Posted: July 01, 2010
Executive edge: Vern Martinez
International chief's construction work takes him around the worldLynn Bronikowski
Tucked away in the massive Glenwood Canyon is a tiny imprint of a Mayan pyramid that was imbedded in the concrete sometime in the late 1980s. Vern Martinez put it there.
The Mayan pyramid is the logo of Martinez International. Martinez thought it fitting to leave his stamp when the Parker-based company he founded in 1976 played a role in building one of the interstate system's most scenic stretches.
"When I thought about the origin of the Mayan pyramids, I just kept saying, ‘How did they figure out how to do all those things?' and thought it was a good symbol for my company," said Martinez, whose company employs anywhere from 30 to 125 people depending on what facility upgrades they're working on around the world.
From the day he became state wrestling champion in his native Albuquerque and won a scholarship to the University of New Mexico, to his stint in the Marines Corps during the Vietnam era and later getting into the construction business in Colorado, Martinez is all about figuring things out.
"When you're in Vietnam, you sure learn about yourself; you learn about priorities," said Martinez, who was a captain and platoon leader from 1963 to 1967. "And one of the most important things you learn - and this is good for business, too - you learn to have a backup plan. That kind of thinking has helped me through the years."
He holds a master's degree in educational administration and had been intending to teach and coach wrestling. That was his backup plan until a call from a Marine buddy put him on his construction track by offering him the opportunity to build dorms and student unions at the University of Wisconsin.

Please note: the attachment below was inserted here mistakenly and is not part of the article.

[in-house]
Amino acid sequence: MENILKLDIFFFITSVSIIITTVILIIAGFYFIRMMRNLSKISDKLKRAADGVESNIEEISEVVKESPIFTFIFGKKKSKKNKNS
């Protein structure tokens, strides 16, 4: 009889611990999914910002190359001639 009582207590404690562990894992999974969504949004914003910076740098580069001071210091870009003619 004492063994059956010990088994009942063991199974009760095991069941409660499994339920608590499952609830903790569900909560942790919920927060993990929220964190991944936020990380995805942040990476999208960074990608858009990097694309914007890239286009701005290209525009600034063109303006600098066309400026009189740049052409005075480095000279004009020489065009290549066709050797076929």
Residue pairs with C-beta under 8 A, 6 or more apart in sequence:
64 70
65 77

"The weather was a culture shock," he said of his three winters in Wisconsin, so when a college friend called about opportunities in Colorado with the Writer Corp. he jumped at the move in 1972.
Ultimately he would open his own company, starting with smaller buildings at the Air Force Academy and at Lowry Air Force Base before landing contracts that would take him to 32 countries around the world doing everything from major security upgrades in embassies to doing heating and air overhauls for the State Department. He even returned to Vietnam, renovating the U.S. Embassy in Hanoi.
"I especially like working in Third World countries, visiting exotic and different places," Martinez said. "I like the way the people think, and the way they do things fascinates me when they work without having modern tools. They have a strong work ethic."
Martinez opened a "green" division of his company after leading the installation of an air-cooler system at the U.S. Mission to the United Nations in Geneva, and installed a similar system in Santiago, Chile. In the first six months, the Santiago system cut building operation costs $47,000 and carbon dioxide emissions by 82 metric tons.
"I like such projects because the results are measurable," said Martinez, who at age 70 has no plans to retire. "What do people do when they retire? They travel. I get to travel to some of the most fascinating places in the world - Nepal was very interesting - and see how people live."
He admits that some travels have been risky, such as trips to Colombia and Palestine during turbulent times.
"In every country if you go in and meet them more than halfway and you try to speak with them on their level, you really get to know the people," he said. "And I always have a backup plan so you learn to take everything in stride."
Lynn Bronikowski is a freelance writer in Denver.